My first cousin lives near Richmond, Virginia, which is conveniently located along I-95 and a perfect stop on the trip south. So I left my BFF in Suffolk County, Long Island at 4am on the 27th, headed to Jackson, New Jersey in the Mini Cooper to pick up the RV from the shop, hooked up the car, and drove to Richmond. It took me about 11 hours from start to finish. I knew that the Baltimore Tunnel doesn’t allow propane through it, so I had to plan a detour around that. Otherwise, there were no issues, but I was really surprised that the tolls between New Jersey and Virginia for the rig totaled $54.45. Ouch!
I just loved the few days I spent with my cousin. Betsy and her husband have a lovely home and sheep farm. Among many other subjects, we chatted about our mothers, who were very close sisters. I found it very comforting to be with family and talk about family.
We spent a terrific day in Williamsburg and Jamestown, including lunch at a colonial tavern. It was fascinating to see the authentic homes and shops in Williamsburg, and the ongoing archaeological dig in Jamestown.
Archaeologist William Kelso discovered the location of the Jamestown Fort in 1994, and the dig is ongoing. Mr. Kelso was actually present at the site when we were there! And there’s a fascinating museum filled with artifacts found there over the last 22 years. If you’ve never been – I highly recommend it.
Leaving Betsy’s on Sunday the 30th, I had another long driving day. I like to leave really early in the morning so I can get a few hours of driving in before everyone else is on the road. So I left Virginia at 4 am, and arrived in Monroe, Georgia at 3 pm, much earlier than planned. 550 miles in 11 hours is very good time for an RV towing a car! I found that I was comfortable going at least the speed limit (which was often 70 mph), and was even passing slower vehicles.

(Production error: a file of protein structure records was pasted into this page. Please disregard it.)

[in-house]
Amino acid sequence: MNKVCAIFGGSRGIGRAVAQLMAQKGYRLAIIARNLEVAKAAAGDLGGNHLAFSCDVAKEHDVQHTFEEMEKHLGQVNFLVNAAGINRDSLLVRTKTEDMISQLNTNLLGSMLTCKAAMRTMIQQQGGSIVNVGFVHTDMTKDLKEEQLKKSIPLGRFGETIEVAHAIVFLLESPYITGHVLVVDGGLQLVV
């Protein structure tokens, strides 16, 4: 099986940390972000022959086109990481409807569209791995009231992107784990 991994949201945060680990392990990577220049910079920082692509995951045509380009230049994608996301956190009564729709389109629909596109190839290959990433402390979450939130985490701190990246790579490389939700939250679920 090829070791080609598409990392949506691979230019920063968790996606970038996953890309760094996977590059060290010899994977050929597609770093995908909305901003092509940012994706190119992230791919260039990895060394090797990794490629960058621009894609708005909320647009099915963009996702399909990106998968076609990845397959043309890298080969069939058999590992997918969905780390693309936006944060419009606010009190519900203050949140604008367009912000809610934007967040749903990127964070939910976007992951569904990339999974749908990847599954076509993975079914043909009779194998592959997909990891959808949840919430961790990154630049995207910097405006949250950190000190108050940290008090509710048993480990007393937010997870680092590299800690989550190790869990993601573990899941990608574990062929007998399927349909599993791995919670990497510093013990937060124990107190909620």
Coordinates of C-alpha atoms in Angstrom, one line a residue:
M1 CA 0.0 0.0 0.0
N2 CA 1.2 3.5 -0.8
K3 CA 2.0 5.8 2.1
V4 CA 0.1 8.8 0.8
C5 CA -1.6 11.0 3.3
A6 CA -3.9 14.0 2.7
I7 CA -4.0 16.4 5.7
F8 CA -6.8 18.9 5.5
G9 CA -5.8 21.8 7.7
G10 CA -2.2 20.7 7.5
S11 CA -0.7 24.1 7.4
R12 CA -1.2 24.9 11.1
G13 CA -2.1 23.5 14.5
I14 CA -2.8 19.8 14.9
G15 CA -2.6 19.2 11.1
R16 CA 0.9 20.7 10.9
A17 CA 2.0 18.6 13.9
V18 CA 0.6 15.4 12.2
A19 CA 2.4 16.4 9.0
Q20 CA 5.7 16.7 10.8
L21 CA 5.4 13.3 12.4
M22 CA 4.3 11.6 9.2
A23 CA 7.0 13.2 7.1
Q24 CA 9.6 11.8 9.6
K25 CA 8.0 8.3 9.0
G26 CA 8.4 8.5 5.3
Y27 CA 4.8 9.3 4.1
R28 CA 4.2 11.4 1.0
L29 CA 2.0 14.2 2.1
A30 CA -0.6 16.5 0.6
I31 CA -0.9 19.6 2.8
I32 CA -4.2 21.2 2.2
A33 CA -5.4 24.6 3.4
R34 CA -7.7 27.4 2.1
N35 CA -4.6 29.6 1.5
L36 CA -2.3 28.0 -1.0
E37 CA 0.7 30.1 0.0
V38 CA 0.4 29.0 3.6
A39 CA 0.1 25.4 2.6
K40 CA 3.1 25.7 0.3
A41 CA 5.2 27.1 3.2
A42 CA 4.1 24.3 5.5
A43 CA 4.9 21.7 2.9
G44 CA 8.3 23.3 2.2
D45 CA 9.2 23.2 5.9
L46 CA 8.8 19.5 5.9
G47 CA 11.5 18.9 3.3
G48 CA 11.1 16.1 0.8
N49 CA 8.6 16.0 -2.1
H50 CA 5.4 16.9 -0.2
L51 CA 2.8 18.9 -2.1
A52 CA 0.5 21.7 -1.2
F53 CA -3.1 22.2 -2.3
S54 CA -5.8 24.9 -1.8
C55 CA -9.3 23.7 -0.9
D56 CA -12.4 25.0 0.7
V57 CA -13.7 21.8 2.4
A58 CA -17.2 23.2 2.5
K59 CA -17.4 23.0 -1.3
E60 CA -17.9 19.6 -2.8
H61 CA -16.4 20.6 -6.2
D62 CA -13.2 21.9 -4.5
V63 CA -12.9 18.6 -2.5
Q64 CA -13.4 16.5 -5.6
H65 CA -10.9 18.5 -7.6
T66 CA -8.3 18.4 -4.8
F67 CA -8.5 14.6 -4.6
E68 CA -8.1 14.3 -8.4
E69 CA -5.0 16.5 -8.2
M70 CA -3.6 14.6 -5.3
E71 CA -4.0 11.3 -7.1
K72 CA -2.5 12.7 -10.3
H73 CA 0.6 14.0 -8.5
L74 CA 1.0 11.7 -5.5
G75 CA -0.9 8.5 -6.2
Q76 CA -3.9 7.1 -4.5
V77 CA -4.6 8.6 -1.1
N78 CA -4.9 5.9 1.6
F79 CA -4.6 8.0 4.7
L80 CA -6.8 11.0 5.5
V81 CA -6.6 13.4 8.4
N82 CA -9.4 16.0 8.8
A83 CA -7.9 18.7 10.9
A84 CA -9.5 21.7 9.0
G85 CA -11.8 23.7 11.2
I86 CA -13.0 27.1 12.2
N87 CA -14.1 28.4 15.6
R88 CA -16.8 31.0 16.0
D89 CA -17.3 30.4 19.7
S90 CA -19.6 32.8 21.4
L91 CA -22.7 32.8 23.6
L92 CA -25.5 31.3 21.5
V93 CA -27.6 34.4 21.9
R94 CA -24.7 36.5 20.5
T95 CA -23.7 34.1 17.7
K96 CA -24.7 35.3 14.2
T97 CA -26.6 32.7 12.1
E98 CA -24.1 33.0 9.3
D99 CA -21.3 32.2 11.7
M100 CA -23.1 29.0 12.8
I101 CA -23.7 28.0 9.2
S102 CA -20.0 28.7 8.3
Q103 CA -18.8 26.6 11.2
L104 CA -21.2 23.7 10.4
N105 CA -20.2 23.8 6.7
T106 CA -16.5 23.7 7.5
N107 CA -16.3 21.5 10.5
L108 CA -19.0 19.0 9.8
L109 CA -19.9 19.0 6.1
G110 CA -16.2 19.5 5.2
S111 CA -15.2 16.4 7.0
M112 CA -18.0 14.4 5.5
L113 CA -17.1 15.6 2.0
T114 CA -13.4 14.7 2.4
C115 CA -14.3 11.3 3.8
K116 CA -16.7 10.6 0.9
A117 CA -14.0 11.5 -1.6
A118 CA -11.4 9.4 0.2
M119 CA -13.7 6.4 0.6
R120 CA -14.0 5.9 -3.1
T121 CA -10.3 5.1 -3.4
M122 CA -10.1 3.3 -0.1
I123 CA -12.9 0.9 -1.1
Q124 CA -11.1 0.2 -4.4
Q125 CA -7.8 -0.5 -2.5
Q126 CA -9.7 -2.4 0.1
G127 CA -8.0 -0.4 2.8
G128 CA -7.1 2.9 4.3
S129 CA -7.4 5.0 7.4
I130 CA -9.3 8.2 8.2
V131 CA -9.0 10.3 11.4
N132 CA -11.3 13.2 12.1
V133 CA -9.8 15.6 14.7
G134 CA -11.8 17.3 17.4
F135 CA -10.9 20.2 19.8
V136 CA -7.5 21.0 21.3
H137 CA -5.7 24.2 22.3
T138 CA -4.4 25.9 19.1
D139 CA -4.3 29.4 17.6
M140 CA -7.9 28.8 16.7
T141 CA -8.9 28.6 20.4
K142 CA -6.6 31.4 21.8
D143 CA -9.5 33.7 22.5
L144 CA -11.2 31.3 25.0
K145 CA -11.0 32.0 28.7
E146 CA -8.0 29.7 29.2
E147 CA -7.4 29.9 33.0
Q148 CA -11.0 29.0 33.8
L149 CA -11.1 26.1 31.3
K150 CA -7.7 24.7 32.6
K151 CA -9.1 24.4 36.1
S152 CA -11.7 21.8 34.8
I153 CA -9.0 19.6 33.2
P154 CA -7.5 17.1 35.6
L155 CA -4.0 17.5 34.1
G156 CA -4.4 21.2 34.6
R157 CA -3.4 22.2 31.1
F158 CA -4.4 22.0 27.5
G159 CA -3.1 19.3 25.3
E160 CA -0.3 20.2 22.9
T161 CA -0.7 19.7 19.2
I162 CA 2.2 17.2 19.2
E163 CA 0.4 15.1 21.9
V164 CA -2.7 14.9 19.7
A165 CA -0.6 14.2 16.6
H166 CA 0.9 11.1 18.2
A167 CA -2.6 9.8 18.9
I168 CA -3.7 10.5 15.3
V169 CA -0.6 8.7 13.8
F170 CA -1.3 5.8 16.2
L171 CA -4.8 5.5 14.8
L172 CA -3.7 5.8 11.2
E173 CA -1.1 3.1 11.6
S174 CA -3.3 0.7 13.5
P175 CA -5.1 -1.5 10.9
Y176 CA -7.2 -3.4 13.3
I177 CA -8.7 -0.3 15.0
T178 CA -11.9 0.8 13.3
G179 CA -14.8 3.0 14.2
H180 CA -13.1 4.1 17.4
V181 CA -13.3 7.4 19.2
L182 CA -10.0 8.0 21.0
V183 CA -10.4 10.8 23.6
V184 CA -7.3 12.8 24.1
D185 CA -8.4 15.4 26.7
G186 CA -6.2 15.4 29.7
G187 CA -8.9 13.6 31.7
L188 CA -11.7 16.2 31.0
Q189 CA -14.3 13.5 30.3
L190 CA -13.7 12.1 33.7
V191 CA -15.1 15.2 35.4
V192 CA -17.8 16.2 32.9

About halfway through the day, I had my first road crisis. I heard a big thud against the truck, and then a tinkle – the right side mirror had shattered. I pulled over to have a look, but could see nothing that might have caused it to break. It seemed almost as though a rock had hit it. That mirror is extremely critical when driving the rig, and I debated whether to stop somewhere to have it fixed. But I limped along, hugging the edge of the road to minimize merges to the right, and I made it to Georgia with no other incidents.
The plan was for Eric and I to meet up at the Roberts Family Cemetery, where we intended to boondock for a few days while we cleaned up the cemetery. But when I got there, I found the entrance locked:
After a quick phone conversation with Eric, we decided to meet at the campground where we had intended to go after boondocking. Thankfully, the campground had space to take us early, and we settled in for the night.
After being away from the RV (aka “home”) for about 10 days, I really missed it! It felt good to be camping again, and also felt good to be back with Eric, my RV buddy. And, it’ll be relaxing to be in one place for two and a half weeks.
It’s very exciting to be in a place where Eric’s family has lived for 200 years! Eric has fond memories of the town of Monroe, where he was born, and I can’t wait to hit the courthouse and bury myself in the records there. But our first mission is to visit the cemetery, which is in the middle of private property formerly owned by the Roberts family for over one hundred years, and lost in the Great Depression. Next post will be all about the cemetery!